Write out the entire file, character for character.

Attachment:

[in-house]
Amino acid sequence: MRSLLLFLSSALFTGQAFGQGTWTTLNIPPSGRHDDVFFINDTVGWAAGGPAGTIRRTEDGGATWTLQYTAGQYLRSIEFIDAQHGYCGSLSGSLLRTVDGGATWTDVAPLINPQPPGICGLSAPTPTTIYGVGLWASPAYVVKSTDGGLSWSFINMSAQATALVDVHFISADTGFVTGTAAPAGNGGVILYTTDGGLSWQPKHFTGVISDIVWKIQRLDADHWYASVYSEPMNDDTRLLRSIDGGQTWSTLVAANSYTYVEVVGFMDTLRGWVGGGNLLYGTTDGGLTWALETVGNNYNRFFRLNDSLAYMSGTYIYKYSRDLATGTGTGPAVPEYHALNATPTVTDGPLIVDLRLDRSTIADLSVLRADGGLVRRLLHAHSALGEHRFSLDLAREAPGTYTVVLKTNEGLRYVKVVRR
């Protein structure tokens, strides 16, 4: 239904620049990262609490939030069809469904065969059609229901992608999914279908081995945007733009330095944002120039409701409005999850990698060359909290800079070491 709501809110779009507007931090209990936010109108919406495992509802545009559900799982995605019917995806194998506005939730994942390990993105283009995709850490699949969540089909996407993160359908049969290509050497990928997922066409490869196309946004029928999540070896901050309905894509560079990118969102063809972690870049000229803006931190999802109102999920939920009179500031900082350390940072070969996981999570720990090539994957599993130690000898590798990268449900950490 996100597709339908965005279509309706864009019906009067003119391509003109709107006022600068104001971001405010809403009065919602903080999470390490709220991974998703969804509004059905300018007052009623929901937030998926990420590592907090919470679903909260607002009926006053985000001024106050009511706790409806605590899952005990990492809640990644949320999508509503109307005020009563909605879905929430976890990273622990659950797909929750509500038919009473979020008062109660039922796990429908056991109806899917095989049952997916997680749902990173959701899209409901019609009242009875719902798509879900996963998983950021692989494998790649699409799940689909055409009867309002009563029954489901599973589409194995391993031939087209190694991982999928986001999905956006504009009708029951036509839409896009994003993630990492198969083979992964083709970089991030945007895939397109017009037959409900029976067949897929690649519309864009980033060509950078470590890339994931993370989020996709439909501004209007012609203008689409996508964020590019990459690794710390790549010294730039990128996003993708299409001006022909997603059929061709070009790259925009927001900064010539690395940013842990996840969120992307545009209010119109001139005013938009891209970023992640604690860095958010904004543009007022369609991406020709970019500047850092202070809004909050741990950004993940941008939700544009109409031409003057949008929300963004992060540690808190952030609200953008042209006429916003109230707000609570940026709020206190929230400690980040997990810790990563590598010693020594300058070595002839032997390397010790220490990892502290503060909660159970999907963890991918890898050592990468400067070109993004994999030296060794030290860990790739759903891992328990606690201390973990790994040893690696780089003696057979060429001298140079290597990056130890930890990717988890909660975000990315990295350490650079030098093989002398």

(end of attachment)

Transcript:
[in-house]
Amino acid sequence: MRSLLLFLSSALFTGQAFGQGTWTTLNIPPSGRHDDVFFINDTVGWAAGGPAGTIRRTEDGGATWTLQYTAGQYLRSIEFIDAQHGYCGSLSGSLLRTVDGGATWTDVAPLINPQPPGICGLSAPTPTTIYGVGLWASPAYVVKSTDGGLSWSFINMSAQATALVDVHFISADTGFVTGTAAPAGNGGVILYTTDGGLSWQPKHFTGVISDIVWKIQRLDADHWYASVYSEPMNDDTRLLRSIDGGQTWSTLVAANSYTYVEVVGFMDTLRGWVGGGNLLYGTTDGGLTWALETVGNNYNRFFRLNDSLAYMSGTYIYKYSRDLATGTGTGPAVPEYHALNATPTVTDGPLIVDLRLDRSTIADLSVLRADGGLVRRLLHAHSALGEHRFSLDLAREAPGTYTVVLKTNEGLRYVKVVRR
């Protein structure tokens, strides 16, 4: 239904620049990262609490939030069809469904065969059609229901992608999914279908081995945007733009330095944002120039409701409005999850990698060359909290800079070491 709501809110779009507007931090209990936010109108919406495992509802545009559900799982995605019917995806194998506005939730994942390990993105283009995709850490699949969540089909996407993160359908049969290509050497990928997922066409490869196309946004029928999540070896901050309905894509560079990118969102063809972690870049000229803006931190999802109102999920939920009179500031900082350390940072070969996981999570720990090539994957599993130690000898590798990268449900950490 996100597709339908965005279509309706864009019906009067003119391509003109709107006022600068104001971001405010809403009065919602903080999470390490709220991974998703969804509004059905300018007052009623929901937030998926990420590592907090919470679903909260607002009926006053985000001024106050009511706790409806605590899952005990990492809640990644949320999508509503109307005020009563909605879905929430976890990273622990659950797909929750509500038919009473979020008062109660039922796990429908056991109806899917095989049952997916997680749902990173959701899209409901019609009242009875719902798509879900996963998983950021692989494998790649699409799940689909055409009867309002009563029954489901599973589409194995391993031939087209190694991982999928986001999905956006504009009708029951036509839409896009994003993630990492198969083979992964083709970089991030945007895939397109017009037959409900029976067949897929690649519309864009980033060509950078470590890339994931993370989020996709439909501004209007012609203008689409996508964020590019990459690794710390790549010294730039990128996003993708299409001006022909997603059929061709070009790259925009927001900064010539690395940013842990996840969120992307545009209010119109001139005013938009891209970023992640604690860095958010904004543009007022369609991406020709970019500047850092202070809004909050741990950004993940941008939700544009109409031409003057949008929300963004992060540690808190952030609200953008042209006429916003109230707000609570940026709020206190929230400690980040997990810790990563590598010693020594300058070595002839032997390397010790220490990892502290503060909660159970999907963890991918890898050592990468400067070109993004994999030296060794030290860990790739759903891992328990606690201390973990790994040893690696780089003696057979060429001298140079290597990056130890930890990717988890909660975000990315990295350490650079030098093989002398």